(Reuters) - ESPN said it has pulled out of a documentary with PBS' "Frontline" about head injuries in the National Football League, but the Walt Disney co-owned sports network denied a media report that its decision was due to pressure from the NFL.
The New York Times reported on Friday that the league had expressed its displeasure with the direction of the "Frontline" documentary at a lunch last week attended by NFL Commissioner Roger Goodell, NFL Network President Steve Bornstein, ESPN President John Skipper and ESPN Executive Vice President for Production John Wildhack.
NFL spokesman Brian McCarthy said the lunch was requested several weeks ago by ESPN and denied the Times' report that the league demanded that the network withdraw from the project.
"We meet with our business partners on a regular basis and this was not unusual," McCarthy said via e-mail. "It is not true that we pressured ESPN to pull out of the film."
Two ESPN reporters had contributed work to the documentary, called "Frontline's League of Denial: The NFL's Concussion Crisis." The network had originally agreed to let the production use its name and logos in a co-branding arrangement with "Frontline."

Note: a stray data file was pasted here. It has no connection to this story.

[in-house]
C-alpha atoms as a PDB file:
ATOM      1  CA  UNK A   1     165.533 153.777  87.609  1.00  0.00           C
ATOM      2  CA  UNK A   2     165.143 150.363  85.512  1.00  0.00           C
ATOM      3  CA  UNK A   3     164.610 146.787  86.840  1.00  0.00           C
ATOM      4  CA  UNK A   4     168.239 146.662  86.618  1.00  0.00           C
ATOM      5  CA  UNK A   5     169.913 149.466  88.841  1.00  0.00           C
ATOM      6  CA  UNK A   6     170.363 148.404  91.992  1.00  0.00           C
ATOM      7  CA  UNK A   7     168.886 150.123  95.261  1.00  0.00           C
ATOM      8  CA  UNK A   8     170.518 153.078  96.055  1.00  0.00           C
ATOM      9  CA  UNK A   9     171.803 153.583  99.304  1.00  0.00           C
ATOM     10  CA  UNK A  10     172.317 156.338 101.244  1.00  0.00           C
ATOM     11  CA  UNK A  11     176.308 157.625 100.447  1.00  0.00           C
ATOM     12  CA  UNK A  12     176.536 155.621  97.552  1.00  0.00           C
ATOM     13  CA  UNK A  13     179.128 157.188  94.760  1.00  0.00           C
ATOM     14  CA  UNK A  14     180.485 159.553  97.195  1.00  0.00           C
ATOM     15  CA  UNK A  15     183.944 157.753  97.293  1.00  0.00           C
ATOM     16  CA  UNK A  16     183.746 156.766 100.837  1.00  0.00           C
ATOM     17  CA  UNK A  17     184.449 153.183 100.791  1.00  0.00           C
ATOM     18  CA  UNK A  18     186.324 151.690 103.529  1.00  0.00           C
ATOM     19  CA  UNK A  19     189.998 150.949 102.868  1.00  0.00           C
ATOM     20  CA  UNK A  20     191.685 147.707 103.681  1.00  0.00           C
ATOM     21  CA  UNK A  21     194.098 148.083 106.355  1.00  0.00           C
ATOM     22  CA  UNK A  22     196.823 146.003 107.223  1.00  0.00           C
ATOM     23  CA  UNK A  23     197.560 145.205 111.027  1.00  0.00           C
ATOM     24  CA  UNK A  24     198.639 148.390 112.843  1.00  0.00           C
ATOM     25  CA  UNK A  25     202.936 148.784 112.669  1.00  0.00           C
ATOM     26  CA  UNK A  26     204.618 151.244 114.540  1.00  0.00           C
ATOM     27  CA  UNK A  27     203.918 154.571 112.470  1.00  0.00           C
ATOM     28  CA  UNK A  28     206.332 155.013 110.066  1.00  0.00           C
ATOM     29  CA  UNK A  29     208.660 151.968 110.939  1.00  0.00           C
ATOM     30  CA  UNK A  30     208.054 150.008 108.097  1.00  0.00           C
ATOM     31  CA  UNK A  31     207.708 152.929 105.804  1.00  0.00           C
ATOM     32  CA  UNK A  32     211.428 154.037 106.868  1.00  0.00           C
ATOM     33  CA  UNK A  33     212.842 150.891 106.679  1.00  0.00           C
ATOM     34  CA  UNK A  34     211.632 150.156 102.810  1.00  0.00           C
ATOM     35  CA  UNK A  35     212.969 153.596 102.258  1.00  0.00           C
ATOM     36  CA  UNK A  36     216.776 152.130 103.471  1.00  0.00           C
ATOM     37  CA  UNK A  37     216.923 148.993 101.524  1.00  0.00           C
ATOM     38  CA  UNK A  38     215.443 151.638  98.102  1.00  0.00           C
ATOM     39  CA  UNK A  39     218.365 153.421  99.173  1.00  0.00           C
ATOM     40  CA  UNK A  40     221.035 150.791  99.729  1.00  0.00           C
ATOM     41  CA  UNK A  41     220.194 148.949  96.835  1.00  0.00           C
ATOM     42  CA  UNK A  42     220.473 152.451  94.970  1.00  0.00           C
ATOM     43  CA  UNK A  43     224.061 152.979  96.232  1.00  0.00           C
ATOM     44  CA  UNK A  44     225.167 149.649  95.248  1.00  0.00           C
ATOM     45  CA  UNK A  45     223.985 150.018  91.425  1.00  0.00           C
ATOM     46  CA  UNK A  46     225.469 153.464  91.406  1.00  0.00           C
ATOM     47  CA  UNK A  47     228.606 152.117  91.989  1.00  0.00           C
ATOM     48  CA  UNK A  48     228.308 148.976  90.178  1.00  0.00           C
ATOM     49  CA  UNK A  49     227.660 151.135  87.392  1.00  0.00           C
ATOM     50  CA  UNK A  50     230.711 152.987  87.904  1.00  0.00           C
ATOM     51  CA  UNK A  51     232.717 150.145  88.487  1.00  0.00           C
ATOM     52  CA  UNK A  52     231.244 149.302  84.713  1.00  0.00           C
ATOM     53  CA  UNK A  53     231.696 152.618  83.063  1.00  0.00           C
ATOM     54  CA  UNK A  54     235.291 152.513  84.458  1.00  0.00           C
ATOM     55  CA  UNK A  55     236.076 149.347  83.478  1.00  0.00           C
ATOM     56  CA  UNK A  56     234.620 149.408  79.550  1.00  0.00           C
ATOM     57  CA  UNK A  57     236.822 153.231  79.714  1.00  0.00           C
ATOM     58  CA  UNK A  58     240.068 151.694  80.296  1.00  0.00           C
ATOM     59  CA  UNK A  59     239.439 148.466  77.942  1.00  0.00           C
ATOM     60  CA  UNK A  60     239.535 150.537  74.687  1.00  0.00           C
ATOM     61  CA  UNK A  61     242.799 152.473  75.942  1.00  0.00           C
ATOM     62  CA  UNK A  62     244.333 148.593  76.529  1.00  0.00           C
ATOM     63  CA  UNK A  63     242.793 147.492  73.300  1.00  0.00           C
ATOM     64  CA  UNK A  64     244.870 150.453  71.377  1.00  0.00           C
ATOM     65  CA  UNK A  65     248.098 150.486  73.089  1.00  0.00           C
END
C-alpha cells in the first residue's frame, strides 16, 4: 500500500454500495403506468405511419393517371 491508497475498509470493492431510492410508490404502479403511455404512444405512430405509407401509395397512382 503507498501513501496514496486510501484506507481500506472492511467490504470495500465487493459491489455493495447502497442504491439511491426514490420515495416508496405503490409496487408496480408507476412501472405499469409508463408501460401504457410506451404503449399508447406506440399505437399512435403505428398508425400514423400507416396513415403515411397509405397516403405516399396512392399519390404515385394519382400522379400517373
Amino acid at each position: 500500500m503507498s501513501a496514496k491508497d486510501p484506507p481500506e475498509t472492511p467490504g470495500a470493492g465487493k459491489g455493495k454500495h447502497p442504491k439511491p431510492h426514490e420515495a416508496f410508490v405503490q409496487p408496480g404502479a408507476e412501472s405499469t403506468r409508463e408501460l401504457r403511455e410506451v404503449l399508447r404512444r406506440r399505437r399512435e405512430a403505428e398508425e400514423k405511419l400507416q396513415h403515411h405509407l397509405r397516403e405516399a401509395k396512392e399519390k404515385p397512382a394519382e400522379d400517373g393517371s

ESPN spokesman Chris LaPlaca said the network ended its association with "Frontline" because it did not have editorial control over what appeared on the series.
"In hindsight, we should have reached this conclusion much sooner. That was a mistake on our part," LaPlaca said.
Producers for "Frontline" said ESPN's decision will not affect the content, production or October release of the documentary. "We regret ESPN's decision to end a collaboration that has spanned for 15 months," they said in a statement published online on Thursday.
ESPN, a major driver of Disney's profit, broadcasts the NFL's "Monday Night Football," one of the highest-rated programs on television, under a multi-billion dollar deal with the league.
In September 2011, the NFL announced an eight-year, $15.2 billion extension with ESPN for "Monday Night Football," a deal that included TV and digital rights.
After the lunch with NFL executives, ESPN twice aired an episode of its "Outside the Lines" series that focused on the concussion issue, spokesman LaPlaca said.
"The decision to remove our branding was not a result of concerns about our separate business relationship with the NFL," he said. "As we have in the past, including as recently as Sunday, we will continue to cover the concussion story aggressively through our own reporting."
At a meeting with reporters on Wednesday, before ESPN's decision to pull out of the "Frontline" production became public, ESPN President John Skipper praised the sports network's coverage of head injuries in the NFL.
"We pride ourselves on being able to manage the balance of being in business with the league and doing journalism," Skipper said. "I think a lot of the best investigation and reporting on this issue has been on ESPN."
(Reporting by Lisa Richwine and Liana B. Baker; Editing by Tiffany Wu and Leslie Gevirtz)Copyright © 2014, The Baltimore Sun